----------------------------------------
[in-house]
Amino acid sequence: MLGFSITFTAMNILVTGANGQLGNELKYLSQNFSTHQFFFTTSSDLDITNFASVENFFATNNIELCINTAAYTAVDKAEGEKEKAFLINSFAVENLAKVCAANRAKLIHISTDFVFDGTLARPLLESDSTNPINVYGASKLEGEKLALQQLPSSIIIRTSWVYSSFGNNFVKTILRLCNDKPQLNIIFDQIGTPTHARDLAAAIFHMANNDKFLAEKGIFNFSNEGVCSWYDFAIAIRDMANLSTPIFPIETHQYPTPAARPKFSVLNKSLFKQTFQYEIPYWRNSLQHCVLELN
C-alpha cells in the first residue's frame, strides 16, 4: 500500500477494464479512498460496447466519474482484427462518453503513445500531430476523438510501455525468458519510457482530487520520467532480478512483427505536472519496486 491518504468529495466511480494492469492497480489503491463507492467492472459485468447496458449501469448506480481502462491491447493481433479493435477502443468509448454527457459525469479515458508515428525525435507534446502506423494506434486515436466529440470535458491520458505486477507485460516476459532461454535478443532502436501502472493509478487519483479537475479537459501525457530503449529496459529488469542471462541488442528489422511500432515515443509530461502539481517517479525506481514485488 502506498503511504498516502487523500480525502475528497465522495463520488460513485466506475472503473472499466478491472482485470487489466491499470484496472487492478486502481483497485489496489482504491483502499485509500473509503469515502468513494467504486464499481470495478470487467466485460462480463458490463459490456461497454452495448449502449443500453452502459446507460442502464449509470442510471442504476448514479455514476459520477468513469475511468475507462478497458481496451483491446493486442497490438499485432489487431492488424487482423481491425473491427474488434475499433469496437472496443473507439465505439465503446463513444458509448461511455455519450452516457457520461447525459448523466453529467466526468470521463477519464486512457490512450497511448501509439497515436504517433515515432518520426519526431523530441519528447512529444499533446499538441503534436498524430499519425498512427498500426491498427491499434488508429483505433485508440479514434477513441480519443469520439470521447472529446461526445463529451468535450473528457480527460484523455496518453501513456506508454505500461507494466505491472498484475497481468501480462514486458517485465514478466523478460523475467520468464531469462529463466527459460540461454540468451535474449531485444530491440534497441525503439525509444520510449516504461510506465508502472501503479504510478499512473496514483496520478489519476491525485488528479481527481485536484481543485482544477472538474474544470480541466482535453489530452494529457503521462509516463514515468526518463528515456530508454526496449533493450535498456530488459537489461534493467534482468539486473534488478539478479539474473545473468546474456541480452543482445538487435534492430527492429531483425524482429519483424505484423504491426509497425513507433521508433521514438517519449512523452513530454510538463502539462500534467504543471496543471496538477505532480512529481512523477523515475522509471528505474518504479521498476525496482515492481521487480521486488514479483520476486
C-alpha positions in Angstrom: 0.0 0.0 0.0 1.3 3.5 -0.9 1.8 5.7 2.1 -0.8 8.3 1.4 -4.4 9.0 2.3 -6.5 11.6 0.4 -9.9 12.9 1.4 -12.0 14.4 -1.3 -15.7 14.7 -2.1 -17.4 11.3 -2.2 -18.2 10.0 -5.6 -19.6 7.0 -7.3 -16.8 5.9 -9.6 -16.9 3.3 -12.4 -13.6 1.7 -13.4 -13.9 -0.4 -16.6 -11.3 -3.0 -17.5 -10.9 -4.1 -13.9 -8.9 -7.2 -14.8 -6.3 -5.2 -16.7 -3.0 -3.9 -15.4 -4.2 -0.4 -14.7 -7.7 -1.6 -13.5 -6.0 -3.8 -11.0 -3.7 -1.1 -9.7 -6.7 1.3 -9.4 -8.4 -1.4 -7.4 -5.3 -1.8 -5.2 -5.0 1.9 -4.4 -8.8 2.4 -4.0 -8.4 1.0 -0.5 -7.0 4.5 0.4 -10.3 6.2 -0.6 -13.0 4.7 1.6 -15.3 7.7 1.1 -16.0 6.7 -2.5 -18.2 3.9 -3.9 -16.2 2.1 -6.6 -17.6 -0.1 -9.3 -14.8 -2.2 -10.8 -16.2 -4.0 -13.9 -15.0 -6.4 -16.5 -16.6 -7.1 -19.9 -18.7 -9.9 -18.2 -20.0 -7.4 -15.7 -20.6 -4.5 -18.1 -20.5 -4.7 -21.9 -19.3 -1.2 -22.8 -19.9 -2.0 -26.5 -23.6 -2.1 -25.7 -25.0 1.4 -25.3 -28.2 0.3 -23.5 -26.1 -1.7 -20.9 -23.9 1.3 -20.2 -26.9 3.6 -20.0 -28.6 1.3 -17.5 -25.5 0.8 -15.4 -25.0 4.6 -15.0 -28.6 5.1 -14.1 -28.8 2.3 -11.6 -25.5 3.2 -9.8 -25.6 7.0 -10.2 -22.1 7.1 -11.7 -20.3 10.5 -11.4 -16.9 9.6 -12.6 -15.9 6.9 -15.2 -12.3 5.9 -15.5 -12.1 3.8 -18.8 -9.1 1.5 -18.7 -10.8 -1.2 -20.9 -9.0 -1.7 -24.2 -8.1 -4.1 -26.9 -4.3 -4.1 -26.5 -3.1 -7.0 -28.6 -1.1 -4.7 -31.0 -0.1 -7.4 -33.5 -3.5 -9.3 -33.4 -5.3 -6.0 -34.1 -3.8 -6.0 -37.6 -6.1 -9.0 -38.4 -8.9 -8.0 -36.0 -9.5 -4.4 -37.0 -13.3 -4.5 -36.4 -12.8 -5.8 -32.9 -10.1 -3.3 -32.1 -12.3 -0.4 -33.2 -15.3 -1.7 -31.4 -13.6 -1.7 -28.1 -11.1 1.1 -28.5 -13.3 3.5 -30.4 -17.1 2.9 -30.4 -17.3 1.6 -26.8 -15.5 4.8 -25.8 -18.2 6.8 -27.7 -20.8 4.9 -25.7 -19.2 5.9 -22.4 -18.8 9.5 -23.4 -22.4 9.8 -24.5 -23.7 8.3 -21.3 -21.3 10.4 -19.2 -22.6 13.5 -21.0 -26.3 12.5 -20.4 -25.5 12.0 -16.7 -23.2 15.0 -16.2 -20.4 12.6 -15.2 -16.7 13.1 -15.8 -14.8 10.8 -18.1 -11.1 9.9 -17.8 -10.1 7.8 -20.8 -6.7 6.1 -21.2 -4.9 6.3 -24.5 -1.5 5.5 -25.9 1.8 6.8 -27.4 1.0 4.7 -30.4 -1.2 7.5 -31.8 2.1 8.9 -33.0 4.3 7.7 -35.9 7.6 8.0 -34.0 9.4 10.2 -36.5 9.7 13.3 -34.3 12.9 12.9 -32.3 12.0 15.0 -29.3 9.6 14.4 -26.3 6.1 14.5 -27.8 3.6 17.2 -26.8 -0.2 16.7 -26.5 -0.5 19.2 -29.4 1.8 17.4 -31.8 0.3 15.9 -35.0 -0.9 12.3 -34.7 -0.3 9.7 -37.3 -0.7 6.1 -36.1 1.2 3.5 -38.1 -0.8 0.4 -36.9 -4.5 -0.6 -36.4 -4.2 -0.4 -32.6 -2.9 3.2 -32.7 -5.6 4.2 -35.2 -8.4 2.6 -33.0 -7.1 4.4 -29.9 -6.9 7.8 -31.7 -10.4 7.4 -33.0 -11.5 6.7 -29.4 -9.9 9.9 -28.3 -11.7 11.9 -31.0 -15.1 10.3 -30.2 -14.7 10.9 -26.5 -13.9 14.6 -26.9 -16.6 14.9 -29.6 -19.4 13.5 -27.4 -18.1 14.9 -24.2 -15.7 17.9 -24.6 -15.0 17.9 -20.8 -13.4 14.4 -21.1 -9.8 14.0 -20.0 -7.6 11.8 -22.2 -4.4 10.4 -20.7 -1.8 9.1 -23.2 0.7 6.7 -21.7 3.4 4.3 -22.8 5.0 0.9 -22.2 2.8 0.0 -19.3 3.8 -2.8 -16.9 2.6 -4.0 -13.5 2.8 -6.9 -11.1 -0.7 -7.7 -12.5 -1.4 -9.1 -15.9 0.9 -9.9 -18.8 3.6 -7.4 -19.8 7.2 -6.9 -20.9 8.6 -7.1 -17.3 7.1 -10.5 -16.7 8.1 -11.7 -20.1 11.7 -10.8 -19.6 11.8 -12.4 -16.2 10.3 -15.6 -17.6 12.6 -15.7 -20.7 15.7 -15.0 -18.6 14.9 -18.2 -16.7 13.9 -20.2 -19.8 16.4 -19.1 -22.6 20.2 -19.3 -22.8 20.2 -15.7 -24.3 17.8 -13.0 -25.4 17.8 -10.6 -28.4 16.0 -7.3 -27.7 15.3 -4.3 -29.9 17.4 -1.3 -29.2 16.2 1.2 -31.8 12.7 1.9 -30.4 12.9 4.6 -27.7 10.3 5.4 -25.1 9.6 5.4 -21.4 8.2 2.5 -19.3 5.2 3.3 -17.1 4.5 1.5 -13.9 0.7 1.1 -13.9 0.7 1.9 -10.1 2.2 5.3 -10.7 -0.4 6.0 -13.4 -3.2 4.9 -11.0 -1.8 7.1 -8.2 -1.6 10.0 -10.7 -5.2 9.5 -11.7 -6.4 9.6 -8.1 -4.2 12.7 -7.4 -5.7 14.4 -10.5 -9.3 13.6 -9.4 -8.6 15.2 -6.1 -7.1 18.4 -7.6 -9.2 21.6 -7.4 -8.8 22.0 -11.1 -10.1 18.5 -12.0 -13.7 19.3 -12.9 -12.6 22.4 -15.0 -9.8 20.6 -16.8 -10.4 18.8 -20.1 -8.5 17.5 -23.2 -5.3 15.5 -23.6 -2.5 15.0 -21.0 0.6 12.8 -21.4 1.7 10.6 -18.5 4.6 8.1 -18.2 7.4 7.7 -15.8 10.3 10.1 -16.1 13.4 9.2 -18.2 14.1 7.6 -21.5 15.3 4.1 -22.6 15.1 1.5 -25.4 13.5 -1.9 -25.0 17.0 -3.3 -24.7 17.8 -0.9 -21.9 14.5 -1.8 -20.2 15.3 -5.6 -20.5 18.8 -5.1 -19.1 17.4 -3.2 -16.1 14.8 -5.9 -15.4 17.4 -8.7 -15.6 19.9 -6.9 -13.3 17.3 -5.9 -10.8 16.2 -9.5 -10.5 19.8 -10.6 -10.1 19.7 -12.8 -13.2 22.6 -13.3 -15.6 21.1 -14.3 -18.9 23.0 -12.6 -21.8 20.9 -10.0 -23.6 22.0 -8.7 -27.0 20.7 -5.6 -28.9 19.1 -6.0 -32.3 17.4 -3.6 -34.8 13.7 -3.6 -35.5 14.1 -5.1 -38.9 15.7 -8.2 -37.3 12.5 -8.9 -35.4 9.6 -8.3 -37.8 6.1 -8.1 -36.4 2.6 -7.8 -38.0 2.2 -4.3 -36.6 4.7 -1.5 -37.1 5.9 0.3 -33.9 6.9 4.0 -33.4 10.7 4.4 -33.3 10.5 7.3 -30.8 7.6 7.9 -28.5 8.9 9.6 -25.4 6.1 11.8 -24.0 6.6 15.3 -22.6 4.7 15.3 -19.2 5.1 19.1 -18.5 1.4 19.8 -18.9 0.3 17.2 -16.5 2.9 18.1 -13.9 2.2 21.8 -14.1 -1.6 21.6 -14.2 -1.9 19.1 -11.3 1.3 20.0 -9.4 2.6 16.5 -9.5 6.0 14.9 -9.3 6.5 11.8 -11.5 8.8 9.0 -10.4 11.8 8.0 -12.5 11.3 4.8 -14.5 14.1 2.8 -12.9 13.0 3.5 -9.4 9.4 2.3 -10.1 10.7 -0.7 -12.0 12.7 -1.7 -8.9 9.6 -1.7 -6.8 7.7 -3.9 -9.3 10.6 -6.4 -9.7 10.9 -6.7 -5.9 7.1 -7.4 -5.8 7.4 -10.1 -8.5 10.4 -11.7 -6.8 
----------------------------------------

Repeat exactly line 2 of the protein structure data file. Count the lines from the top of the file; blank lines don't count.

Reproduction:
Amino acid sequence: MLGFSITFTAMNILVTGANGQLGNELKYLSQNFSTHQFFFTTSSDLDITNFASVENFFATNNIELCINTAAYTAVDKAEGEKEKAFLINSFAVENLAKVCAANRAKLIHISTDFVFDGTLARPLLESDSTNPINVYGASKLEGEKLALQQLPSSIIIRTSWVYSSFGNNFVKTILRLCNDKPQLNIIFDQIGTPTHARDLAAAIFHMANNDKFLAEKGIFNFSNEGVCSWYDFAIAIRDMANLSTPIFPIETHQYPTPAARPKFSVLNKSLFKQTFQYEIPYWRNSLQHCVLELN